Your children are looking to you for direction on how to eat well. Show them how and help your own health at the same time. Research shows that it takes the average child 8-10 presentations of a new food before he/she willingly accepts it. So don't give up.

Have the kids help with this fun and yummy recipe:

Butternut Squash Fries. Peel and remove seeds from squash. Cut into long, 1/2-inch wide strips. Drizzle with olive oil. Sprinkle with sea salt. Toss the fries to make sure they are evenly coated. Spread fries on a baking sheet. Bake 30-45 minutes, turning to ensure they are crispy on all sides. Enjoy!

Thursday, January 7, 2010

Ensuring the Safety of Chinese Herbs

By Mary Cissy Majebe, L.Ac.

Due to the arrival of toxic toys and foods from China into the United States, I would like to address the safety of Chinese herbal medicines for our patients. I will share information with you about how herb producers and manufacturers in the United States have been working to ensure the safety of Chinese herbal products.

First of all, for more than ten years, herbal manufacturers and Chinese medicine practitioners have taken steps towards ensuring a safe supply of Chinese herbal products. Aware of potential issues, Licensed Acupuncturists and herbal companies in the U.S. had already begun instituting procedures to ensure that herbal medicines were safe. This was done well before the recent crisis involving toys and foods from China, and the FDA’s new regulations for dietary ingredients, nutritional supplements and herbal medications.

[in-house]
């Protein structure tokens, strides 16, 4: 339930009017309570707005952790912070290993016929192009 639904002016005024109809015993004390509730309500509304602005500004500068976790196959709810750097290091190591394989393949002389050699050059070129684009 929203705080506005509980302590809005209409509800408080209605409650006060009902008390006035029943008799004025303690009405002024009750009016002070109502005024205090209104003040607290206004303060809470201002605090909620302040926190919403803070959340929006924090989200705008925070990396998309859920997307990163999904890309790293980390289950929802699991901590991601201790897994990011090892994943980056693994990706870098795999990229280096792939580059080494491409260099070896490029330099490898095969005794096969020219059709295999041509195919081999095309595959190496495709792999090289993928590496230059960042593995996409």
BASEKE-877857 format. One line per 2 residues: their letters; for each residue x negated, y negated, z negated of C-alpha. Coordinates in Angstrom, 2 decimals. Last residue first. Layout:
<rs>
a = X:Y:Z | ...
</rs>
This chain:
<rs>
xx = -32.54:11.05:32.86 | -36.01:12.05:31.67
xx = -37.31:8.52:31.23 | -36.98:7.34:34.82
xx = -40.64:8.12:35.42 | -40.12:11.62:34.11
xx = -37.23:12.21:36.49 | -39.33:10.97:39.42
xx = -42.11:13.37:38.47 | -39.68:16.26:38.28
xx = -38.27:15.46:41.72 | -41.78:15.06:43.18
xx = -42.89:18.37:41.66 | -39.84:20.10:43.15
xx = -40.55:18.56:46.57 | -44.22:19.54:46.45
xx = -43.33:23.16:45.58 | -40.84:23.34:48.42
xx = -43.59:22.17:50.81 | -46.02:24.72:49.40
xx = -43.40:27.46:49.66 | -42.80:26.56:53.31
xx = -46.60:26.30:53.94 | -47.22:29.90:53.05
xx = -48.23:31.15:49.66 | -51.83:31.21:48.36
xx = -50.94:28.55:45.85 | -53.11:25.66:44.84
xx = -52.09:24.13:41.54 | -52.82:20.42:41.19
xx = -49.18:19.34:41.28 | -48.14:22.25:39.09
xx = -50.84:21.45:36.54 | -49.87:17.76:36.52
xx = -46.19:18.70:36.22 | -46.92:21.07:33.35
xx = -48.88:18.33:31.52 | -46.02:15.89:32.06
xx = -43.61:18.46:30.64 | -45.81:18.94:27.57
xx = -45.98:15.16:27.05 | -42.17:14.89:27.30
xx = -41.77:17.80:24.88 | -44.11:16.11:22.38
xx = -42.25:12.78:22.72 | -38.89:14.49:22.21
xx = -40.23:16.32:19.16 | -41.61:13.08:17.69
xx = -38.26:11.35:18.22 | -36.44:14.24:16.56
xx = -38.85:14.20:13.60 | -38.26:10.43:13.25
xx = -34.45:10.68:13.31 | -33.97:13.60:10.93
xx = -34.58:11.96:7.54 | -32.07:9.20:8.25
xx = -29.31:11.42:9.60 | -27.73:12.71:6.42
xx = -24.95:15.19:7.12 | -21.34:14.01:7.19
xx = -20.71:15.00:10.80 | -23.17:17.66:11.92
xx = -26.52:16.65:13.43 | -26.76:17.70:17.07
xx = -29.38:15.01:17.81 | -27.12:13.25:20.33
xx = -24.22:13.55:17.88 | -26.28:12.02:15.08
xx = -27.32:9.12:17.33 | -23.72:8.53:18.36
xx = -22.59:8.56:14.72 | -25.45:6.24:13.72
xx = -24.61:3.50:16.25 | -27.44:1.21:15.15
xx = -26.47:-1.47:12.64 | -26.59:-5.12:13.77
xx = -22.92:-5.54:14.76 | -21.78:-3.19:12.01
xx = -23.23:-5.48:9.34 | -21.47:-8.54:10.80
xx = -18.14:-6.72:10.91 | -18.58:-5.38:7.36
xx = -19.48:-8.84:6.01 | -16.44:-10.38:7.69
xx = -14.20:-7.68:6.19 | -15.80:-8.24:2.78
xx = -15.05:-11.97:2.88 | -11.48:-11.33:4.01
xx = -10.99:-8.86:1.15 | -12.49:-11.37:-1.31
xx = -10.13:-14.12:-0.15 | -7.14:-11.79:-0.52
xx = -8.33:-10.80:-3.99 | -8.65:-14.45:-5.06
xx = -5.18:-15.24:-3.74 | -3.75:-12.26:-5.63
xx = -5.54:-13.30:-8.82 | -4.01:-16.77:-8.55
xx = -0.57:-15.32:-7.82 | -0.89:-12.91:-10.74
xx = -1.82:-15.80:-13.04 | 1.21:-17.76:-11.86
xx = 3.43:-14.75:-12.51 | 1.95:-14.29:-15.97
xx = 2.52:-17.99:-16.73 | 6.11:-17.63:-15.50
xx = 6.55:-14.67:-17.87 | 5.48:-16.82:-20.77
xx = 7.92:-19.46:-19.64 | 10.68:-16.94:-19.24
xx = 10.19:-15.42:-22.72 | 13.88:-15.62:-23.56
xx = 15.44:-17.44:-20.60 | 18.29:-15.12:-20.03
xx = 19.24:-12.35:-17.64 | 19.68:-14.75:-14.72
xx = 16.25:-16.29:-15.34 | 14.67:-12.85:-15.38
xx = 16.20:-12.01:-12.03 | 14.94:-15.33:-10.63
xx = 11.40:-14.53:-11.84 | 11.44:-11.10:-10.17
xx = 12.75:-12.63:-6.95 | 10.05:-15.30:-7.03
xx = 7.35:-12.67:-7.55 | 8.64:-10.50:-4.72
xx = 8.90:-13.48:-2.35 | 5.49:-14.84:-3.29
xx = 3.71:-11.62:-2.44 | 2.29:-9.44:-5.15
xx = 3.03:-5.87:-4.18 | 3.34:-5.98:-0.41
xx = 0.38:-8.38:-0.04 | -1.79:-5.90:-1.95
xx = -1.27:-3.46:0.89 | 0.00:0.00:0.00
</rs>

Secondly, herbal companies in the U.S. carry product liability, which means they must have Certificates of Analysis for each herb product they offer for purchase. This verifies the identity of the herbs in order to prevent misidentification. This process also involves testing to assess any heavy metal toxicity or bacterial contamination.

Asia Natural is the primary company that supplies the Chinese Acupuncture Clinic with the herbs used for making teas. We have worked with this company for more than 20 years, and I have personally visited them in Berkley, California, where I was given a tour of their facilities. I left the factory reassured that the company was doing an excellent job supervising the growing of the herbs in China and following the testing guidelines for herbal products.

In June of 2007, the FDA published its final regulations. Called FDA cGMP, these standards require that each herb importer and manufacturer have documentation attesting to the identity and purity of the herbs it has imported into the U.S. from China. All raw herbs entering the U.S. must meet specifications, which include testing for active ingredients, heavy metals and bacterial contamination. These regulations are to be implemented June 25, 2009 or June 25, 2010.

Likewise, regulations have been published in China requiring cultivators to follow certain practices that minimize pesticide use and residues. In July 2001, China adopted the "Green Trade Standards of Importing and Exporting Medicinal Plants and Preparations." These standards provide for testing of organochloride pesticides, as well as heavy metals, bacteria and aflatoxin. Although pesticides of various types are used in growing some portion of Chinese herbs, detectable levels of pesticide contamination cannot be found.

In conclusion, thanks to a safety net of regulations from the U.S. and China, as well as the conscientious oversight and testing of American herbal companies, I feel comfortable trusting the herbal products available to our patients at the Chinese Acupuncture Clinic.